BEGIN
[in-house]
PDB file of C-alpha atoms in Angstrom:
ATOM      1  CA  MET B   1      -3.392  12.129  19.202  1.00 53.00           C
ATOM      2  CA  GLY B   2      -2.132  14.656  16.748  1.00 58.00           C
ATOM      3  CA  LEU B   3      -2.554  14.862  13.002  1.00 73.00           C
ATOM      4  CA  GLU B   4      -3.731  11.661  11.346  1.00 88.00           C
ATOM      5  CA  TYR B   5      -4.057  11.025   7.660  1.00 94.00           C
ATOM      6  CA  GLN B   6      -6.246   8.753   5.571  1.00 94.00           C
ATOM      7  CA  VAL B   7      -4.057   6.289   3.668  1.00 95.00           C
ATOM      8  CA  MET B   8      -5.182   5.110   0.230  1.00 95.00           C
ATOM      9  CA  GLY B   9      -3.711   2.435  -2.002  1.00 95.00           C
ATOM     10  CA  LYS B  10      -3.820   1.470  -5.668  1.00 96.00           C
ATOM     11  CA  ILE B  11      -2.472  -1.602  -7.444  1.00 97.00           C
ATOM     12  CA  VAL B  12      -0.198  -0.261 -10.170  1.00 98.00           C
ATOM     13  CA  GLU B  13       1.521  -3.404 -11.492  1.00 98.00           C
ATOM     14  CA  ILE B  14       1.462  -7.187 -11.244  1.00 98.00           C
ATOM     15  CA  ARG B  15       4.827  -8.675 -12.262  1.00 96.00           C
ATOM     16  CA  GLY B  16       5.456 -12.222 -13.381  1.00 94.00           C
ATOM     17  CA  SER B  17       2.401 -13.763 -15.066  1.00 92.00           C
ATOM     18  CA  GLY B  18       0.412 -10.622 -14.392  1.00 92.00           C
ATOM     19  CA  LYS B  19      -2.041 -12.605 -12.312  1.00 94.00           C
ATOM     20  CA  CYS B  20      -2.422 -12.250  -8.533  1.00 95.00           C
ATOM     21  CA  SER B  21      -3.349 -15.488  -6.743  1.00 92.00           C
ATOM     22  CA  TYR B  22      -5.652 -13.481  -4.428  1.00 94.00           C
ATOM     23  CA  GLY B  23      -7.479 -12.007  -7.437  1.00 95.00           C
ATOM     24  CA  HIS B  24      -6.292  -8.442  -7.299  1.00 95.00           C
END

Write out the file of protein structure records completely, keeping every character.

[in-house]
PDB file of C-alpha atoms in Angstrom:
ATOM      1  CA  MET B   1      -3.392  12.129  19.202  1.00 53.00           C
ATOM      2  CA  GLY B   2      -2.132  14.656  16.748  1.00 58.00           C
ATOM      3  CA  LEU B   3      -2.554  14.862  13.002  1.00 73.00           C
ATOM      4  CA  GLU B   4      -3.731  11.661  11.346  1.00 88.00           C
ATOM      5  CA  TYR B   5      -4.057  11.025   7.660  1.00 94.00           C
ATOM      6  CA  GLN B   6      -6.246   8.753   5.571  1.00 94.00           C
ATOM      7  CA  VAL B   7      -4.057   6.289   3.668  1.00 95.00           C
ATOM      8  CA  MET B   8      -5.182   5.110   0.230  1.00 95.00           C
ATOM      9  CA  GLY B   9      -3.711   2.435  -2.002  1.00 95.00           C
ATOM     10  CA  LYS B  10      -3.820   1.470  -5.668  1.00 96.00           C
ATOM     11  CA  ILE B  11      -2.472  -1.602  -7.444  1.00 97.00           C
ATOM     12  CA  VAL B  12      -0.198  -0.261 -10.170  1.00 98.00           C
ATOM     13  CA  GLU B  13       1.521  -3.404 -11.492  1.00 98.00           C
ATOM     14  CA  ILE B  14       1.462  -7.187 -11.244  1.00 98.00           C
ATOM     15  CA  ARG B  15       4.827  -8.675 -12.262  1.00 96.00           C
ATOM     16  CA  GLY B  16       5.456 -12.222 -13.381  1.00 94.00           C
ATOM     17  CA  SER B  17       2.401 -13.763 -15.066  1.00 92.00           C
ATOM     18  CA  GLY B  18       0.412 -10.622 -14.392  1.00 92.00           C
ATOM     19  CA  LYS B  19      -2.041 -12.605 -12.312  1.00 94.00           C
ATOM     20  CA  CYS B  20      -2.422 -12.250  -8.533  1.00 95.00           C
ATOM     21  CA  SER B  21      -3.349 -15.488  -6.743  1.00 92.00           C
ATOM     22  CA  TYR B  22      -5.652 -13.481  -4.428  1.00 94.00           C
ATOM     23  CA  GLY B  23      -7.479 -12.007  -7.437  1.00 95.00           C
ATOM     24  CA  HIS B  24      -6.292  -8.442  -7.299  1.00 95.00           C